There were two areas that the questionnaire tried to test around the motivated rejection of climate science – free-market ideology and conspiracist ideation. The first six questions dealt with belief in free markets. There are a number of issues.
First, those who believe in free-markets are libertarians. They value individual liberty above all else and see laissez-faire capitalism as the only means to achieve this. The reason for many rejecting climate change policies is a belief that it would lead to a suppression of individual choice. They can also see that those who oppose the “scientific” consensus are stigmatized, and criticism suppressed. They might see historical parallels in the rise of communism, Nazism and in the McCarthyist era. Without such questions, rejection of the consensus could be viewed as much shallower and more dogmatic than is actually the case.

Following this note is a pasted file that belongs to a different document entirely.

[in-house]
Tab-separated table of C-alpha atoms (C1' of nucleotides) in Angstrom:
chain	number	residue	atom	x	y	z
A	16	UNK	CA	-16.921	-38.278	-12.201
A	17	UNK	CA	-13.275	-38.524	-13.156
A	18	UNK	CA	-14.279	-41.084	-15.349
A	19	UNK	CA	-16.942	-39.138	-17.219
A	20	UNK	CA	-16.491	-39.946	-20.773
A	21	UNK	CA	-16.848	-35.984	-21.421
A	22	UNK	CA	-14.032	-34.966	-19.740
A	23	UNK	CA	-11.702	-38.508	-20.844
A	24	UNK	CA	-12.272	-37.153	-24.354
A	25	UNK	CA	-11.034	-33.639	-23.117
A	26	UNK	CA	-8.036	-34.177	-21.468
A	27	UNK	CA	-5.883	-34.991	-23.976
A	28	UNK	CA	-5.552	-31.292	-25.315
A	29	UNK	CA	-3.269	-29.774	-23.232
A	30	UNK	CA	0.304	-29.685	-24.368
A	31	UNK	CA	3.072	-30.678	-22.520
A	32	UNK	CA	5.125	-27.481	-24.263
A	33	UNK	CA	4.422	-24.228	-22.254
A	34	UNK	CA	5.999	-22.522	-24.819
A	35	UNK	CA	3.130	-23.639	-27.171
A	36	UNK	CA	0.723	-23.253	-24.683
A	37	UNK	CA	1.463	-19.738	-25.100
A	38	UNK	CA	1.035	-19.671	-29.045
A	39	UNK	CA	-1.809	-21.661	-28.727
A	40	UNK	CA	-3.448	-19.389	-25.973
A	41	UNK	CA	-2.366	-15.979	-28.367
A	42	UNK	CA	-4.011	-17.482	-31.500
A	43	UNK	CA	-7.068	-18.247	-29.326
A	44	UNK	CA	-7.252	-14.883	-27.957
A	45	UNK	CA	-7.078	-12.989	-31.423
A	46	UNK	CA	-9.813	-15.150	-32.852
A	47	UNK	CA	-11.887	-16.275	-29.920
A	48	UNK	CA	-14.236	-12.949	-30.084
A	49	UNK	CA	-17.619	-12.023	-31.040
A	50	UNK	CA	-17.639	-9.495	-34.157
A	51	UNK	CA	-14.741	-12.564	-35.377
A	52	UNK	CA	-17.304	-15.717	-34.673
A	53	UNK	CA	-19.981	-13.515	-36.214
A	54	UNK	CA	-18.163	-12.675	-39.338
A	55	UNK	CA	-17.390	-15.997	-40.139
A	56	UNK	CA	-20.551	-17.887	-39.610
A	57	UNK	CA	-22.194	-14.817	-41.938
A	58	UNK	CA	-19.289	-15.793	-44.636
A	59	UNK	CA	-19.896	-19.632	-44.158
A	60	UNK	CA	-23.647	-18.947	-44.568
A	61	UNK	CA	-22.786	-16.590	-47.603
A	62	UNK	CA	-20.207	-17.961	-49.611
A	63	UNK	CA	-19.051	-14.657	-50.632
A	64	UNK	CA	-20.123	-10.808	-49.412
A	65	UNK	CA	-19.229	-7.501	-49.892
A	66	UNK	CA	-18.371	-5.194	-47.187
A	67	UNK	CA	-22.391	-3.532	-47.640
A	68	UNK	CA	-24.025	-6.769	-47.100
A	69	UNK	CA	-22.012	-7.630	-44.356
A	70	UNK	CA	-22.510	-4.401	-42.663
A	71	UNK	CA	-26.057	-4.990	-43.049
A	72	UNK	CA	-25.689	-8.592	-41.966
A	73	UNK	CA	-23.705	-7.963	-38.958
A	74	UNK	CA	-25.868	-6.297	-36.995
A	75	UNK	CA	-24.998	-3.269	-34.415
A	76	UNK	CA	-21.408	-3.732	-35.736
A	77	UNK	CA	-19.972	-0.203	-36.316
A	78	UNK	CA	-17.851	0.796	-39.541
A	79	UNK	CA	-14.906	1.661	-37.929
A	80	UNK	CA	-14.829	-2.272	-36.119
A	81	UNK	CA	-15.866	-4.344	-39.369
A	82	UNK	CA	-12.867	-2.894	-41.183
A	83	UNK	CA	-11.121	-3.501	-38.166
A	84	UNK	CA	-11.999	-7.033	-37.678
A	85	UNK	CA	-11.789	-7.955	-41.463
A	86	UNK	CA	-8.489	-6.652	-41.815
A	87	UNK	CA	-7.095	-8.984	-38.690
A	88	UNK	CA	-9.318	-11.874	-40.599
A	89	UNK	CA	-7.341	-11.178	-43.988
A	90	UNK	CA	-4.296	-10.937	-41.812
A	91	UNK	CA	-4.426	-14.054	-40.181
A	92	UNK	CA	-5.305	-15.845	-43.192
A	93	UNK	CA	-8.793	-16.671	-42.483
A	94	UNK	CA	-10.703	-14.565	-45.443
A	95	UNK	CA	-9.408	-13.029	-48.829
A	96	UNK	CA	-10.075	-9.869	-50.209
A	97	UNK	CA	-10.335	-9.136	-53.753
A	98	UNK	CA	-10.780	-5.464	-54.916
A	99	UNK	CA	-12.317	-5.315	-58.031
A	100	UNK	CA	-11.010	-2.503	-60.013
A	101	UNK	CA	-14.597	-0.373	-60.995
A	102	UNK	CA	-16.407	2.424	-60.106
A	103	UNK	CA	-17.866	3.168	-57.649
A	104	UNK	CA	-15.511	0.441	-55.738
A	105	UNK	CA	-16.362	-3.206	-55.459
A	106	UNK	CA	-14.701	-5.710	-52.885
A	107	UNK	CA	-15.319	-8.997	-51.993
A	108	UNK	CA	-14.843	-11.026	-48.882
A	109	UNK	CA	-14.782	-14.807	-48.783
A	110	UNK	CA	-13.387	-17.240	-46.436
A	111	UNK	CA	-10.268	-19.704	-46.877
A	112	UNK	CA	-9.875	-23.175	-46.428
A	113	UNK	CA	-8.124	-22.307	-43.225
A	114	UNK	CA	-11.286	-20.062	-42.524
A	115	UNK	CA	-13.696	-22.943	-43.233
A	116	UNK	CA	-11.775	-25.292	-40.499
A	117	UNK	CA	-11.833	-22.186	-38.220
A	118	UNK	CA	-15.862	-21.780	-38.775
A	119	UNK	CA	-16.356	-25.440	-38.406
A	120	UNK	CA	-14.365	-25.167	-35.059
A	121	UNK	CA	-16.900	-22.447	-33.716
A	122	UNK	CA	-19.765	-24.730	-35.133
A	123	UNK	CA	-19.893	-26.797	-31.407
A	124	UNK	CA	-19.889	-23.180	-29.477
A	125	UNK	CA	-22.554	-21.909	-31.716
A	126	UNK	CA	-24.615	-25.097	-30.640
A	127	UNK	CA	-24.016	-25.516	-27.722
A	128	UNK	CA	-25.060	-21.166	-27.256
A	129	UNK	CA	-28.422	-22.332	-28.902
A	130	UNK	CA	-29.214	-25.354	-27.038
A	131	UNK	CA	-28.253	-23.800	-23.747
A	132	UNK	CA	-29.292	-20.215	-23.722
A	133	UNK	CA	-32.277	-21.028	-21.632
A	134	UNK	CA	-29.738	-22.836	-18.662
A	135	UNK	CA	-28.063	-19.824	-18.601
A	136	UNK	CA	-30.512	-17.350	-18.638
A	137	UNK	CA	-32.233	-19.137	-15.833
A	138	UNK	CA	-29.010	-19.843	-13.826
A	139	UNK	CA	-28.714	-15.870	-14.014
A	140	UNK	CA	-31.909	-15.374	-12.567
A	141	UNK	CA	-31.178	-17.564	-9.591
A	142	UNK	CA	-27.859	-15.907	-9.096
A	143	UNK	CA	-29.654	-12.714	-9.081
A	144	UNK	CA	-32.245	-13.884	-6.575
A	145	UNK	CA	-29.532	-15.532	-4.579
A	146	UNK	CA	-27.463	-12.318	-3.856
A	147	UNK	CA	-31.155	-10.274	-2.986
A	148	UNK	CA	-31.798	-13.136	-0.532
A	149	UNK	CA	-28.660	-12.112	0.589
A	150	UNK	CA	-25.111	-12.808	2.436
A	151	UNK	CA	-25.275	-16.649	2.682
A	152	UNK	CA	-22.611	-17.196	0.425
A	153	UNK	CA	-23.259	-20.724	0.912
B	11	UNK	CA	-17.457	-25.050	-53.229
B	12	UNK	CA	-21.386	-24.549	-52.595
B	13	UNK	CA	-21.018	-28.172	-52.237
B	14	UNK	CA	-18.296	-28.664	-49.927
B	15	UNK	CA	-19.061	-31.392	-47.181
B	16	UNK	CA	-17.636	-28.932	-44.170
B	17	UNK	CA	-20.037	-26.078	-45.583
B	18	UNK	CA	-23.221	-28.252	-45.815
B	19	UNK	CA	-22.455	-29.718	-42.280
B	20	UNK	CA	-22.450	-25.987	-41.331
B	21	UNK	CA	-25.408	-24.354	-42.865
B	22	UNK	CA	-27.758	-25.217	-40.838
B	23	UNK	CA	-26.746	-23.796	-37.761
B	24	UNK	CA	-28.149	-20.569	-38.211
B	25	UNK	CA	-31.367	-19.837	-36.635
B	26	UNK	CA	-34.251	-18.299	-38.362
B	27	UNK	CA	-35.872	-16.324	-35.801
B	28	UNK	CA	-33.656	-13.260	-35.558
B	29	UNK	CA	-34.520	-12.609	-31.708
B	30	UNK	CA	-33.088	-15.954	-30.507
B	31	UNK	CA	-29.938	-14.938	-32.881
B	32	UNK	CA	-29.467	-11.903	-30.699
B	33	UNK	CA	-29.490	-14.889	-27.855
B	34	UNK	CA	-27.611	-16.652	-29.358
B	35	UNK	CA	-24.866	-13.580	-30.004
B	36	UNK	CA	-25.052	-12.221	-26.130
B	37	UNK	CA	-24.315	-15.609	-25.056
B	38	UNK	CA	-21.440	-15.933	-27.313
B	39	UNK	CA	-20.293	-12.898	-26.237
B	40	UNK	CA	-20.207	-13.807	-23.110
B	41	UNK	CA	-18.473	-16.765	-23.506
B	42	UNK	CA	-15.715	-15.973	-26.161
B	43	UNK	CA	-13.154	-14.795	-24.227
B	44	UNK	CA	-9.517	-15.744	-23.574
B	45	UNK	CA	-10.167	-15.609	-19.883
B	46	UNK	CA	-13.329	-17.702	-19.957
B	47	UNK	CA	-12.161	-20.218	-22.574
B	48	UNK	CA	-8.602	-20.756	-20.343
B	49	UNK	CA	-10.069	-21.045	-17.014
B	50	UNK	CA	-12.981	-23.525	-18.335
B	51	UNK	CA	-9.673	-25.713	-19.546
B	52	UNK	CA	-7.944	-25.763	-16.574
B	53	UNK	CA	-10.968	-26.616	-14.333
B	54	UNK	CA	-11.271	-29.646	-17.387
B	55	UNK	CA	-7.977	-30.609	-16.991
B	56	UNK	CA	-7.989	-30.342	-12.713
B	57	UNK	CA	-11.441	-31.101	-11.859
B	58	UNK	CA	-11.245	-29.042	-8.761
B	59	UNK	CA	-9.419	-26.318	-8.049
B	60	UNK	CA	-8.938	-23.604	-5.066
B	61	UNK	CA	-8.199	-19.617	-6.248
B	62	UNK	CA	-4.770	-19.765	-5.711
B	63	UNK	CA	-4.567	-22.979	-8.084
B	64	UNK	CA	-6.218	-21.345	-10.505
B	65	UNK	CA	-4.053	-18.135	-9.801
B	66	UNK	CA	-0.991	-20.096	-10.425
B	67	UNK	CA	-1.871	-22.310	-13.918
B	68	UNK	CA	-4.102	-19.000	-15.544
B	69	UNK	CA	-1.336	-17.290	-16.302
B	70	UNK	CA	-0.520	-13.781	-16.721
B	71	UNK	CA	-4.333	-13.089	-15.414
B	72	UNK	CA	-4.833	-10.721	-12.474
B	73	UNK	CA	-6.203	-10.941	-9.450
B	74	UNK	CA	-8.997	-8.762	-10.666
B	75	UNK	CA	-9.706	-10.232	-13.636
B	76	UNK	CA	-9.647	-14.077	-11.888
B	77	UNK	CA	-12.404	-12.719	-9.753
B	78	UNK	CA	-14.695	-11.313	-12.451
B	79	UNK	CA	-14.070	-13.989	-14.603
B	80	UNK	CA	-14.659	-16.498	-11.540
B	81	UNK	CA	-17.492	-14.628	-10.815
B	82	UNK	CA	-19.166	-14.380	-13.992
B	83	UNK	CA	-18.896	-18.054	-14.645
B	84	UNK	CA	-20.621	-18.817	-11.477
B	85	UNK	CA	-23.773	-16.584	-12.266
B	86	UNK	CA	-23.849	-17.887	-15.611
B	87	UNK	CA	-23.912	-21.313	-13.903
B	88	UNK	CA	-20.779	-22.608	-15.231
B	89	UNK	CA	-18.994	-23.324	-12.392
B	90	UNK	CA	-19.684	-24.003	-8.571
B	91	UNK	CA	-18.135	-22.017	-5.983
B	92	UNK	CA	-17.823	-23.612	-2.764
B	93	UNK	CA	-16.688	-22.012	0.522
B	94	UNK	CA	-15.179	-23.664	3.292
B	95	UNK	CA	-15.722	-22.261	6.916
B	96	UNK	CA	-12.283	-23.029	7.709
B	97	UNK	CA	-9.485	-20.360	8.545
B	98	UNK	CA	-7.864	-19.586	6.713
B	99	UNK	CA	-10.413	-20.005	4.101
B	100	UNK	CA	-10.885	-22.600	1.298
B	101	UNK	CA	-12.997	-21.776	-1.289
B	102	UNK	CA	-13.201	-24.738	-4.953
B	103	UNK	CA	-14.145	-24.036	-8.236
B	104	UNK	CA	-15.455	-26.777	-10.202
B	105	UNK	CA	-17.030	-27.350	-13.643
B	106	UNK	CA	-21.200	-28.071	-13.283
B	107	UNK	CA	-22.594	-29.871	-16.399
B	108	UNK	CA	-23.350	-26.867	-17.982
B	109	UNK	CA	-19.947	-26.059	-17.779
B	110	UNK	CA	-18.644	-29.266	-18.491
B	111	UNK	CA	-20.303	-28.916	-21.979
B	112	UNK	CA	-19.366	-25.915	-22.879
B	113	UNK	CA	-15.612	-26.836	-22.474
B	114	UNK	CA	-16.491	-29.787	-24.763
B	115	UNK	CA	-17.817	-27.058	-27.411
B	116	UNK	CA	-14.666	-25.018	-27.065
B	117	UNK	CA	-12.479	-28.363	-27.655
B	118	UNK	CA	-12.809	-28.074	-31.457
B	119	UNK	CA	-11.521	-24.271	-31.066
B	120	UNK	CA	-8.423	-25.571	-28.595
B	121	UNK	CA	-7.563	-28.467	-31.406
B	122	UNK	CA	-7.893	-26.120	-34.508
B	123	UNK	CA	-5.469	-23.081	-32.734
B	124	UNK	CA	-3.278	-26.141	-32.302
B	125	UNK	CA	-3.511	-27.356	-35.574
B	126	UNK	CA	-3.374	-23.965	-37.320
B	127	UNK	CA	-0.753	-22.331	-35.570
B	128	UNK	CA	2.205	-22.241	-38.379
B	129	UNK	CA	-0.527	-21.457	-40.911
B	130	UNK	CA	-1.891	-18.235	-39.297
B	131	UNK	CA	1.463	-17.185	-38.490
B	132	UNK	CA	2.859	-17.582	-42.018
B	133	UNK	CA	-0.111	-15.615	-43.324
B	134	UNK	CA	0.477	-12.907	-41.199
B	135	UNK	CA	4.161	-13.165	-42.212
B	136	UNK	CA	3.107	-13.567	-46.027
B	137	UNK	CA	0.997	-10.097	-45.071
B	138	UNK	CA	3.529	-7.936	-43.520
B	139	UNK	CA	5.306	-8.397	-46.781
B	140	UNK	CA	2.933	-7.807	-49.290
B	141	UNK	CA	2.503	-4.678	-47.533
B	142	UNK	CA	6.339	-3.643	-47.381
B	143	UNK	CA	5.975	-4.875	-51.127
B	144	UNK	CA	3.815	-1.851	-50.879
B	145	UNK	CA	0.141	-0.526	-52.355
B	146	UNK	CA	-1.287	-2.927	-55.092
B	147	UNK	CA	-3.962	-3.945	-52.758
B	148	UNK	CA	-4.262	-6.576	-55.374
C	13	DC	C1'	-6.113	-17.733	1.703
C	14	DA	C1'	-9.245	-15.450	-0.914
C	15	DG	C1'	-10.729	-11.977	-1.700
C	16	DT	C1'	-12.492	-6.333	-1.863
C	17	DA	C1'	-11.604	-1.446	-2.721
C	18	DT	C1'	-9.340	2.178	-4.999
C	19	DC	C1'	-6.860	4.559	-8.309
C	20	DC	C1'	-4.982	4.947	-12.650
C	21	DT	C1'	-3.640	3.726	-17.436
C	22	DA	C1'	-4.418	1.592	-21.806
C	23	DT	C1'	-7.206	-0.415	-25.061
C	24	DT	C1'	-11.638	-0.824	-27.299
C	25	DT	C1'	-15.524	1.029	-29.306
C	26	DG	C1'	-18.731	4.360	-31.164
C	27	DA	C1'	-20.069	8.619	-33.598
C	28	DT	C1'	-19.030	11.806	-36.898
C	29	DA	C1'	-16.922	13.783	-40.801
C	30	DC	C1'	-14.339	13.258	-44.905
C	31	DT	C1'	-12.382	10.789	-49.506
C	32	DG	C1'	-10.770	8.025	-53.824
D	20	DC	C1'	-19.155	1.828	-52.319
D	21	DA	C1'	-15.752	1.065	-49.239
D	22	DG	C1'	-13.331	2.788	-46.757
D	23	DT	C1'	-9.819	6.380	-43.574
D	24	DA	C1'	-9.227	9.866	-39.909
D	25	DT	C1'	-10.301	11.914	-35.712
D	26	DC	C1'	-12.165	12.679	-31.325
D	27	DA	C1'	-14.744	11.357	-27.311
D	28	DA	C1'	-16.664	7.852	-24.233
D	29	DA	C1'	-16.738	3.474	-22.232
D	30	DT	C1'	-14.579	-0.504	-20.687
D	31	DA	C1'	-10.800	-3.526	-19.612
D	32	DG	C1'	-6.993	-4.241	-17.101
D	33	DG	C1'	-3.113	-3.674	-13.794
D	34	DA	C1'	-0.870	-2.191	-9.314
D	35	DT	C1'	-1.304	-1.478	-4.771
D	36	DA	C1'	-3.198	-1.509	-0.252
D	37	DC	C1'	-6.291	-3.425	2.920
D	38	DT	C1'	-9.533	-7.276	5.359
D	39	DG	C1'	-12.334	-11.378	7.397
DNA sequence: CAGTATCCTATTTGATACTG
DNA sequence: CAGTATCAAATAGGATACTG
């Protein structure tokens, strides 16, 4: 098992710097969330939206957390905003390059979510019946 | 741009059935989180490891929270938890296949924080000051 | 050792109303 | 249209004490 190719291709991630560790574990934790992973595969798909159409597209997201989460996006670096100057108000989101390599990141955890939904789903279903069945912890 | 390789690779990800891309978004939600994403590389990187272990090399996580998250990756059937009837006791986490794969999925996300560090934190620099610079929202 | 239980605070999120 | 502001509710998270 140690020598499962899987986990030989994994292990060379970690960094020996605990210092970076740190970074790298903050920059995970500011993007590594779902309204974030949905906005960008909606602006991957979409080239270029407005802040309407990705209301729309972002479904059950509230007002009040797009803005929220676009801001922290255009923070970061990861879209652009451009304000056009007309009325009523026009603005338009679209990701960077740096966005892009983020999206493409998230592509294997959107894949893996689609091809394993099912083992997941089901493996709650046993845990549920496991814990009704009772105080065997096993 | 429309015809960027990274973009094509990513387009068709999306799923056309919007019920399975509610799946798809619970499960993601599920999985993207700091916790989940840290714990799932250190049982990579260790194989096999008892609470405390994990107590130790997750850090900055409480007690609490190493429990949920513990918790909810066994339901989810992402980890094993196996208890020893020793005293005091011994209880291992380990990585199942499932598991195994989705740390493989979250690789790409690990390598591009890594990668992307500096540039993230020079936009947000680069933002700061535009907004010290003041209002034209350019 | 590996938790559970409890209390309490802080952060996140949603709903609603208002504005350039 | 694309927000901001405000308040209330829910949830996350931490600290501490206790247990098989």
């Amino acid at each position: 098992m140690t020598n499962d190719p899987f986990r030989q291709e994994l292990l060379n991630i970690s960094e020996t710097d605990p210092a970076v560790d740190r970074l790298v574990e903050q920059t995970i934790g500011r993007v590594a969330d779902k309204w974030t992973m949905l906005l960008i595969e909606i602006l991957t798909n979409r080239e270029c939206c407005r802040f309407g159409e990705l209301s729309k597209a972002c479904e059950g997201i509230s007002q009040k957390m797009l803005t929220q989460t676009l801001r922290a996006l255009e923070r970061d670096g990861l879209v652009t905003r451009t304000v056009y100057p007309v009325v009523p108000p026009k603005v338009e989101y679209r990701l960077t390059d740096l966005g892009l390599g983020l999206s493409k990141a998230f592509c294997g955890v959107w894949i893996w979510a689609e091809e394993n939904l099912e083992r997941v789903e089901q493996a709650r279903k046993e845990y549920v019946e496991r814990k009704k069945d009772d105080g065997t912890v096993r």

Second is that these questions are framed by somebody who clearly does not understand nor like the market mechanism. Most free-marketers would not view it a structural system, but a spontaneous order. Nor would they see a market mechanism as being antagonistic to development or preserving the environment.
Third is that there are a large group of people who may general reject environmentalism, but be quite centrist in their political views. Conversely, there might be some people who are highly antagonist to capitalism, but also sceptical of global warming. Without questions for a broad range of political views, responses will be more polarized than is actually the case.
In conclusion, these six questions seem aimed at marginalizing sceptics.
Conspiracy Theory Questions